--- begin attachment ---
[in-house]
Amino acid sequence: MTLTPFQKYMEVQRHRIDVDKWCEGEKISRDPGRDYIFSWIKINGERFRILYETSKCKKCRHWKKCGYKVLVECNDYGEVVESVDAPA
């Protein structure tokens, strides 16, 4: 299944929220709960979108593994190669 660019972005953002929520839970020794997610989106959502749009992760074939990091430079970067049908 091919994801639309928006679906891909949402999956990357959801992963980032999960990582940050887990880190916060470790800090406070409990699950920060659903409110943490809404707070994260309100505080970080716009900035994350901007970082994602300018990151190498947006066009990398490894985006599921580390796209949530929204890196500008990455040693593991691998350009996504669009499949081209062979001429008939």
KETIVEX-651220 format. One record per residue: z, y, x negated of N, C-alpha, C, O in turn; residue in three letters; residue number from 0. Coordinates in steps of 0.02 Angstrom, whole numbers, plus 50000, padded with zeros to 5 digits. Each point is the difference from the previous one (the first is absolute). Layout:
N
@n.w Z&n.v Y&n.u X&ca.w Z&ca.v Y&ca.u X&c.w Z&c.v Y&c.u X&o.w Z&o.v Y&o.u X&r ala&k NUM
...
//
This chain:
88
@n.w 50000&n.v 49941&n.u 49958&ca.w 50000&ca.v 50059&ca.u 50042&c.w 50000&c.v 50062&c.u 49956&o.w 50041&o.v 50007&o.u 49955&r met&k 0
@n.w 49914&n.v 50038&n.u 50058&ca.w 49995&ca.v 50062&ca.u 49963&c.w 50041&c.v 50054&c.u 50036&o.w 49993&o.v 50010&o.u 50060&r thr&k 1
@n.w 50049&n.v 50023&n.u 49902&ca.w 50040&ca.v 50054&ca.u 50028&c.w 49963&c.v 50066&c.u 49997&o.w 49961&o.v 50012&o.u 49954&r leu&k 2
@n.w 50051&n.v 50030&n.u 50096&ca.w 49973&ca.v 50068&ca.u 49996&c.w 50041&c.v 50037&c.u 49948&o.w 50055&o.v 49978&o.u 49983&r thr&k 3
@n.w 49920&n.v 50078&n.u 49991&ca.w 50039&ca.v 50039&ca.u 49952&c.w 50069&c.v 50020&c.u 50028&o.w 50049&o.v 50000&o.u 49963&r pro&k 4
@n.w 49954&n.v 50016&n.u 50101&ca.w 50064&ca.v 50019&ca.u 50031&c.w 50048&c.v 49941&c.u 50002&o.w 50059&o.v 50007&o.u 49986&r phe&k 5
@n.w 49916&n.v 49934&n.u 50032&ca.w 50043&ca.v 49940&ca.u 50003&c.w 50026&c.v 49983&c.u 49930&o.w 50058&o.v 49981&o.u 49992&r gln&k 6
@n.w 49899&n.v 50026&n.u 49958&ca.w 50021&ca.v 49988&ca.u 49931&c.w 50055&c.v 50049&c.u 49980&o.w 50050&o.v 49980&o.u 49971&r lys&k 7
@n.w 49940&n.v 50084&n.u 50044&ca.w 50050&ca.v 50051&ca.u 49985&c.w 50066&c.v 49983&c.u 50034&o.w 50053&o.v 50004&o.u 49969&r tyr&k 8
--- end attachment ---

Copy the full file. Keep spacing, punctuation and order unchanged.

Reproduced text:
[in-house]
Amino acid sequence: MTLTPFQKYMEVQRHRIDVDKWCEGEKISRDPGRDYIFSWIKINGERFRILYETSKCKKCRHWKKCGYKVLVECNDYGEVVESVDAPA
């Protein structure tokens, strides 16, 4: 299944929220709960979108593994190669 660019972005953002929520839970020794997610989106959502749009992760074939990091430079970067049908 091919994801639309928006679906891909949402999956990357959801992963980032999960990582940050887990880190916060470790800090406070409990699950920060659903409110943490809404707070994260309100505080970080716009900035994350901007970082994602300018990151190498947006066009990398490894985006599921580390796209949530929204890196500008990455040693593991691998350009996504669009499949081209062979001429008939």
KETIVEX-651220 format. One record per residue: z, y, x negated of N, C-alpha, C, O in turn; residue in three letters; residue number from 0. Coordinates in steps of 0.02 Angstrom, whole numbers, plus 50000, padded with zeros to 5 digits. Each point is the difference from the previous one (the first is absolute). Layout:
N
@n.w Z&n.v Y&n.u X&ca.w Z&ca.v Y&ca.u X&c.w Z&c.v Y&c.u X&o.w Z&o.v Y&o.u X&r ala&k NUM
...
//
This chain:
88
@n.w 50000&n.v 49941&n.u 49958&ca.w 50000&ca.v 50059&ca.u 50042&c.w 50000&c.v 50062&c.u 49956&o.w 50041&o.v 50007&o.u 49955&r met&k 0
@n.w 49914&n.v 50038&n.u 50058&ca.w 49995&ca.v 50062&ca.u 49963&c.w 50041&c.v 50054&c.u 50036&o.w 49993&o.v 50010&o.u 50060&r thr&k 1
@n.w 50049&n.v 50023&n.u 49902&ca.w 50040&ca.v 50054&ca.u 50028&c.w 49963&c.v 50066&c.u 49997&o.w 49961&o.v 50012&o.u 49954&r leu&k 2
@n.w 50051&n.v 50030&n.u 50096&ca.w 49973&ca.v 50068&ca.u 49996&c.w 50041&c.v 50037&c.u 49948&o.w 50055&o.v 49978&o.u 49983&r thr&k 3
@n.w 49920&n.v 50078&n.u 49991&ca.w 50039&ca.v 50039&ca.u 49952&c.w 50069&c.v 50020&c.u 50028&o.w 50049&o.v 50000&o.u 49963&r pro&k 4
@n.w 49954&n.v 50016&n.u 50101&ca.w 50064&ca.v 50019&ca.u 50031&c.w 50048&c.v 49941&c.u 50002&o.w 50059&o.v 50007&o.u 49986&r phe&k 5
@n.w 49916&n.v 49934&n.u 50032&ca.w 50043&ca.v 49940&ca.u 50003&c.w 50026&c.v 49983&c.u 49930&o.w 50058&o.v 49981&o.u 49992&r gln&k 6
@n.w 49899&n.v 50026&n.u 49958&ca.w 50021&ca.v 49988&ca.u 49931&c.w 50055&c.v 50049&c.u 49980&o.w 50050&o.v 49980&o.u 49971&r lys&k 7
@n.w 49940&n.v 50084&n.u 50044&ca.w 50050&ca.v 50051&ca.u 49985&c.w 50066&c.v 49983&c.u 50034&o.w 50053&o.v 50004&o.u 49969&r tyr&k 8